An apology for murder

The British government has apologised for killing a south Armagh girl, who was shot dead by a paratrooper almost 35 years ago.

Majella O’Hare was shot twice in the back after she walked past a checkpoint in Whitecross in August 1976.

An apology from the Ministry of Defence was handed over to Majella’s elderly mother on Monday during a private meeting at Hillsborough Castle yesterday.

The letter offered no explanation for the murder. It said only that the original excuse -- that the shots were fired in response to an IRA sniper attack -- was “unlikely”.

It is the second time an apology has been offered for incidents involving the British army during the conflict (the first being for Bloody Sunday) and came after years of campaigning for truth and justice by the O’Hare family.

Speaking after the meeting with Mr Paterson, Majella’s mother described how she still feels “lonely and sad”.

“It was something at the end of all these years but nothing brings her back,” she said.

Majella, the youngest of five children, was shot in the back by a soldier on patrol near her home in Ballymoyer, as she walked to Confession.

Her father had been working at a nearby school and was the first on the scene. She died in his arms on the way to hospital.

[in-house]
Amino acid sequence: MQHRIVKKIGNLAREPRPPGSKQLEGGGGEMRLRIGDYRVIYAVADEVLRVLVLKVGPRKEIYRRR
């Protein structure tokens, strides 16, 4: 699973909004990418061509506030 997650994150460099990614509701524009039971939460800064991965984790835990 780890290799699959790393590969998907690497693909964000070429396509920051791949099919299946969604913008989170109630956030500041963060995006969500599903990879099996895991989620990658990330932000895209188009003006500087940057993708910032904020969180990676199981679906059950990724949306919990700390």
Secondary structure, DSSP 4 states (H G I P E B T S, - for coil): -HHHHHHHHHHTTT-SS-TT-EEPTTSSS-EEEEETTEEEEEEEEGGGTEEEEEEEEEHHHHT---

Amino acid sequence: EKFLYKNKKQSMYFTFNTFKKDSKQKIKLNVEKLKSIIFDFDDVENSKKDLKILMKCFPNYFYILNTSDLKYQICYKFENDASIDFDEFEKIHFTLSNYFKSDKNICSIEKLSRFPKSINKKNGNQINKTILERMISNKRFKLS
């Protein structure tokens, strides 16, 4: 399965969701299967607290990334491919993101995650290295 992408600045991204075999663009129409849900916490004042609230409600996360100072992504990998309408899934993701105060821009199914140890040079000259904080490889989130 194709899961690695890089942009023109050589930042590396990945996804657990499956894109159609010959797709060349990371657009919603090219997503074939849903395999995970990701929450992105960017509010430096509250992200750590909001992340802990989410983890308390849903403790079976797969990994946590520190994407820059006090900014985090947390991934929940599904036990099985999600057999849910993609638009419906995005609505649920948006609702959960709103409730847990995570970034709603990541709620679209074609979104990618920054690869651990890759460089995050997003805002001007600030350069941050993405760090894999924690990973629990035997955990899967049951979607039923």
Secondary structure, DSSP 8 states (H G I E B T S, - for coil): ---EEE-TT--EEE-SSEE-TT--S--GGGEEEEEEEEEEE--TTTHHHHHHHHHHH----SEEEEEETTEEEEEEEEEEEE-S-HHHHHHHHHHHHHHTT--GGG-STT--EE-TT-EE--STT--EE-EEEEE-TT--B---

Private Michael Williams, of the 3rd Battalion Parachute Regiment, was later charged with manslaughter, but was acquitted in court. British officials have said there are no plans to now bring charges in the killing.

Majella’s brother, Michael O’Hare, said that even though his father Jim had not lived to see his family vindicated, their long campaign had been fought in his memory.

Mr O’Hare said: “We have to accept that closure never happens in a case like this.

“If you lose a child or sibling closure is a term that never really comes.

“It is not closure but we have moved along the way. It has been a long time coming.

“It still does not avoid the fact that Majella is dead as a result of their actions.”

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© 2011 Irish Republican News